The Immigration Rules pertaining to visa applications made by adult dependent relatives of UK citizens were changed in July 2012. According to the Rules, an “adult dependent relative” must be a close family member of the UK sponsor, i.e., a parent, grandparent. The Rules also require that:
- The applicant must—because of age, illness or disability—require long-term personal care to perform everyday tasks.
- The applicant must be unable—even with the practical and financial help of the UK relative—to get the required care in the country where he or she is living, either because it is not available and there is no person in that country who can reasonably provide it, or because it is not affordable.
There was concern at the time of the Rules change that the Home Office (the government department responsible for immigration, passports, counter-terrorism and crime policy), had tightened the Rules too much.
Home Office statistics have borne out the validity of that concern. Since the Home Office changed the Rules, the average number of successful applications each year decreased by at least 93 per cent!
BritCits, an advocacy group, challenged the current requirements. The organization, which campaigns for fair family immigration rules that don’t divide families or force British citizens into exile, brought a judicial review application in the High Court of Justice (BritCits vs. SSHD) challenging the legality of the Rules. It argued that the Rules defeated the purpose of the law under which they were made; that the Rules raised expectations without any real possibility of those expectations being met; and that the Rules interfered with family life.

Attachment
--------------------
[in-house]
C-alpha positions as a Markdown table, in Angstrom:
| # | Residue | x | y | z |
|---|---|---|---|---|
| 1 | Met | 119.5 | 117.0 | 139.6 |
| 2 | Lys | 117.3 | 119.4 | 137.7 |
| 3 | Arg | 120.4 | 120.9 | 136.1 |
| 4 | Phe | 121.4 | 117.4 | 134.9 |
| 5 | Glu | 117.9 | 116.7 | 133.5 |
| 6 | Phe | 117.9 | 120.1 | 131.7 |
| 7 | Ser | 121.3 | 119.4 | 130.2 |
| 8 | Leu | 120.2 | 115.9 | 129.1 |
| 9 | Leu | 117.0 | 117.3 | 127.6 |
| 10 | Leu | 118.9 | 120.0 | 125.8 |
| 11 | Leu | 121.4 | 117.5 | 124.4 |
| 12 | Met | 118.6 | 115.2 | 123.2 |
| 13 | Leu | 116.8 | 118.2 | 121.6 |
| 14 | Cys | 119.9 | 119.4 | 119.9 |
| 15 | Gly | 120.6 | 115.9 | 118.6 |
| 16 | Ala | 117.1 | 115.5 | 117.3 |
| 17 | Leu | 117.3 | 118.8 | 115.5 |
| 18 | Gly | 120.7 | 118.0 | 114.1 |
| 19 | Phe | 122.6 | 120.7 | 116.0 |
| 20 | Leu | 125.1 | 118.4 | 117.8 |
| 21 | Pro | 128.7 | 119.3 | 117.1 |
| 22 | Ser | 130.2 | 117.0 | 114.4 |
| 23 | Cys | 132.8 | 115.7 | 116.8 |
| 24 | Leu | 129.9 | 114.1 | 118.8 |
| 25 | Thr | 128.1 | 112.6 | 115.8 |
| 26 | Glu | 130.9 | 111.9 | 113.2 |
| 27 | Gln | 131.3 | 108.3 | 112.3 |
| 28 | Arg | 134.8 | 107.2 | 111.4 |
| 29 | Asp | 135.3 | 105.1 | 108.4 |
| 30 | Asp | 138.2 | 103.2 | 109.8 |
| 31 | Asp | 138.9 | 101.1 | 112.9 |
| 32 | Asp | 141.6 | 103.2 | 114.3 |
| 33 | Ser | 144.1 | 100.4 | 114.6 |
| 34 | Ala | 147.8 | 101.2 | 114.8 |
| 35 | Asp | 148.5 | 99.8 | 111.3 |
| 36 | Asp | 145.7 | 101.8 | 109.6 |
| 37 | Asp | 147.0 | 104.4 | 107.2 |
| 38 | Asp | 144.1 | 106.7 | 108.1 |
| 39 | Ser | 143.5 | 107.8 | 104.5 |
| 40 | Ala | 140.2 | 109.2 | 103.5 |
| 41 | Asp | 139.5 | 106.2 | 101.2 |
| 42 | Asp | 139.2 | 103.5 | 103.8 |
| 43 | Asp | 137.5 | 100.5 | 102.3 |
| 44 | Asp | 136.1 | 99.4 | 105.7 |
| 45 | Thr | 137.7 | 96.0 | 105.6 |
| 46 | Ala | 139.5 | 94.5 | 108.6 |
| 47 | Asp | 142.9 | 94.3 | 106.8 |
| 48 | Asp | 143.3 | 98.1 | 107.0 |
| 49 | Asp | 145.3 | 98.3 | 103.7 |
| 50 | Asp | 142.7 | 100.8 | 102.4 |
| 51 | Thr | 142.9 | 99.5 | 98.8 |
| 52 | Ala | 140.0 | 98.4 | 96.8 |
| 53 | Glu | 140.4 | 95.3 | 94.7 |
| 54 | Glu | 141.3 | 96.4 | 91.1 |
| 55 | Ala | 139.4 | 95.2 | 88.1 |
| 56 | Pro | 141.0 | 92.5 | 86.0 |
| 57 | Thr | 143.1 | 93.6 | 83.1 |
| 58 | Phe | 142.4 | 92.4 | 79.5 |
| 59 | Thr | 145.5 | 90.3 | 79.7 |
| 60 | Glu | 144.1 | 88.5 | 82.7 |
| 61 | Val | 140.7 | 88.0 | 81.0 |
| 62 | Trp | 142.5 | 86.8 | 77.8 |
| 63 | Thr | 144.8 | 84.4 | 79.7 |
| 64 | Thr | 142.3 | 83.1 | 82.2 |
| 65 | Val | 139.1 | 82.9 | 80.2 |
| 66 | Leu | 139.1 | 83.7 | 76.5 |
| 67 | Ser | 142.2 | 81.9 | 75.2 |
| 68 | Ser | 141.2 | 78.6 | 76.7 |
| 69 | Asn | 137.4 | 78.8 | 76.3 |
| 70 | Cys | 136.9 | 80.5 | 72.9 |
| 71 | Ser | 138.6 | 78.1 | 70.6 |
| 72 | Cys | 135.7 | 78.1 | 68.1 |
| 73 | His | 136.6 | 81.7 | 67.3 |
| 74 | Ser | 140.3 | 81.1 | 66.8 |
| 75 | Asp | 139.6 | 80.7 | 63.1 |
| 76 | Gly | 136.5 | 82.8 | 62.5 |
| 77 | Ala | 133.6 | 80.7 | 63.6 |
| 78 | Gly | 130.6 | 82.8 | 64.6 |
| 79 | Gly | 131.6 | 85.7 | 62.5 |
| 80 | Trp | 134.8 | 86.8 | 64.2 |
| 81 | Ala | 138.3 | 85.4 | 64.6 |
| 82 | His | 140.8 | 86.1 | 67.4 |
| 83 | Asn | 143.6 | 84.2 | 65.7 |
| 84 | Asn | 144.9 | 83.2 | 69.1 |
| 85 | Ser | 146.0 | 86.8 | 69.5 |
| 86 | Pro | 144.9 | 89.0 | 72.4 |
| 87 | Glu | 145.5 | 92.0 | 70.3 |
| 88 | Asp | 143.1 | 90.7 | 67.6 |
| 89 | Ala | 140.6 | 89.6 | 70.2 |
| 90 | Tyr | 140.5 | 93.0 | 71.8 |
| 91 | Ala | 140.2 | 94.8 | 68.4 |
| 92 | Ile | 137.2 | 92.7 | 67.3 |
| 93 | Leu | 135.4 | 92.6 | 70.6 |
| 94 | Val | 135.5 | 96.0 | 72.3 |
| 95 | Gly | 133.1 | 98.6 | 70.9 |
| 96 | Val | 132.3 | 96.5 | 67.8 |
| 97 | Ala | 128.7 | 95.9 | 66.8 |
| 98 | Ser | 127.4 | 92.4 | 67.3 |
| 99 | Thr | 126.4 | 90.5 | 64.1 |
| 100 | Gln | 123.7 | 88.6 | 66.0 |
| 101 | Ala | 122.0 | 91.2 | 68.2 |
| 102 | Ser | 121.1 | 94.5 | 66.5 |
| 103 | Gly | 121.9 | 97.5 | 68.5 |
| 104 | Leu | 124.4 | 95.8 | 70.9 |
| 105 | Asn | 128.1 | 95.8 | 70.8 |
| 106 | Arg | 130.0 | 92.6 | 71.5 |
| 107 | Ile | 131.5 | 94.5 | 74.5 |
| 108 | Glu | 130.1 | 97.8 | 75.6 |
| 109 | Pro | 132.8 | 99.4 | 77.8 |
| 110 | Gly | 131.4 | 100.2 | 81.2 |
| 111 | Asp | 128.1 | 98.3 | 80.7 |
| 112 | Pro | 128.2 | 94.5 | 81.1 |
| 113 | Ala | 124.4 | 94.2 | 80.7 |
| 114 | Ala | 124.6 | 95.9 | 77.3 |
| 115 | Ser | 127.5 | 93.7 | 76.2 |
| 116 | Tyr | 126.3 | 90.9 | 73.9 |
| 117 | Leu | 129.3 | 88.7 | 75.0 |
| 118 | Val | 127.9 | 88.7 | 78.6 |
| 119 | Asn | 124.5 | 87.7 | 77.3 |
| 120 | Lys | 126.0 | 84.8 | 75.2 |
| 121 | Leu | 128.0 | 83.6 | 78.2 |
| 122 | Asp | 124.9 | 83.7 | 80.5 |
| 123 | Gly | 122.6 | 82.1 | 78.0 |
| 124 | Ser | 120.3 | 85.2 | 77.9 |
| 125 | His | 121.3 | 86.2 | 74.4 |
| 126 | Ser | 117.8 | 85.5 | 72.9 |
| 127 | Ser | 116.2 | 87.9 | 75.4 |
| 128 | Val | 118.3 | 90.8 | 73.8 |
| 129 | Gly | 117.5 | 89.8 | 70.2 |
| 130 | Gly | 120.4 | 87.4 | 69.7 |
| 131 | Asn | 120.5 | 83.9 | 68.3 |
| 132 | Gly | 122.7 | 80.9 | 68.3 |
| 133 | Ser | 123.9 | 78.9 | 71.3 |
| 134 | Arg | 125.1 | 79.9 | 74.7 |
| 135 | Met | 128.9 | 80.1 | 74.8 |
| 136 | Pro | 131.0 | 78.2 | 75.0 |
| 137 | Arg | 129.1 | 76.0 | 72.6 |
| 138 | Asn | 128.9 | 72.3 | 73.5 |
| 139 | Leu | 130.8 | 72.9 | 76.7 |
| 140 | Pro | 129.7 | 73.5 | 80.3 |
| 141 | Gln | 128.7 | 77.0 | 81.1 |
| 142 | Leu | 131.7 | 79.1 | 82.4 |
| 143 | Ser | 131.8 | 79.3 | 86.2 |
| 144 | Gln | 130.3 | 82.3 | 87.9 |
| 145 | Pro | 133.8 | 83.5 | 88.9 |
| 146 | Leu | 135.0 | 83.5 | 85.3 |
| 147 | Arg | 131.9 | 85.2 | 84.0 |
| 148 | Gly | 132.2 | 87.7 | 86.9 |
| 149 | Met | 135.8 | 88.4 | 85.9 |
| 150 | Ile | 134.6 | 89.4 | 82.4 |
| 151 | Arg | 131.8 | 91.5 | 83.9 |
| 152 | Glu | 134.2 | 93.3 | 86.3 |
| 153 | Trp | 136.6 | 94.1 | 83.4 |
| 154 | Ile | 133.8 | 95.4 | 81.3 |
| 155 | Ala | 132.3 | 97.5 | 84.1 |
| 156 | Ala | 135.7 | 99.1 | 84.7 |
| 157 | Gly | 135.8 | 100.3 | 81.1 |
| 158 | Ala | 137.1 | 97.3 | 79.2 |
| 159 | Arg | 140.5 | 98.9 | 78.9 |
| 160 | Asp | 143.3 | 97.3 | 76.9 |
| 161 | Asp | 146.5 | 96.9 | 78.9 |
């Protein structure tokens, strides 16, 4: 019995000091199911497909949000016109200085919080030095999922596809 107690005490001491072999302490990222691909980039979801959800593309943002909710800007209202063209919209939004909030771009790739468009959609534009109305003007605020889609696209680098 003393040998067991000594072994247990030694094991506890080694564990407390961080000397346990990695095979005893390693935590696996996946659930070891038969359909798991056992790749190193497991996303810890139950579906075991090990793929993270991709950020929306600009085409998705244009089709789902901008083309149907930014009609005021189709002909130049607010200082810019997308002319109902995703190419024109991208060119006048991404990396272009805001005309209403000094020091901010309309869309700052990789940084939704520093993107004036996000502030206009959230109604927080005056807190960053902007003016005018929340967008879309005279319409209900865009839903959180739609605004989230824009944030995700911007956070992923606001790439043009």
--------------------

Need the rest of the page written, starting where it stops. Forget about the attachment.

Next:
The High Court issued a judgment dismissing the judicial review application. BritCits requested and was granted permission to appeal. This was dismissed by the Court of Appeal.
Applicants applying in this category will have to make applications with the knowledge that their chance of success is exceptionally low and that despite a recent challenge to the Immigration Rules, they will remain as promulgated. Applicants will continue to have to pull together as much evidence as they can to show that they meet the requirements. Although the Rules require scrutiny of the available care in the adult dependent relative’s home country, the Home Office will consider whether the care is “reasonable” for the applicant and “of the required level” for the applicant. This can include the psychological and emotional needs of elderly parents, for example. Taking such an approach could mean the difference between an application for an adult dependent relative being accepted or rejected.
If BritCits pursues its challenge to the Supreme Court we will of course keep you informed.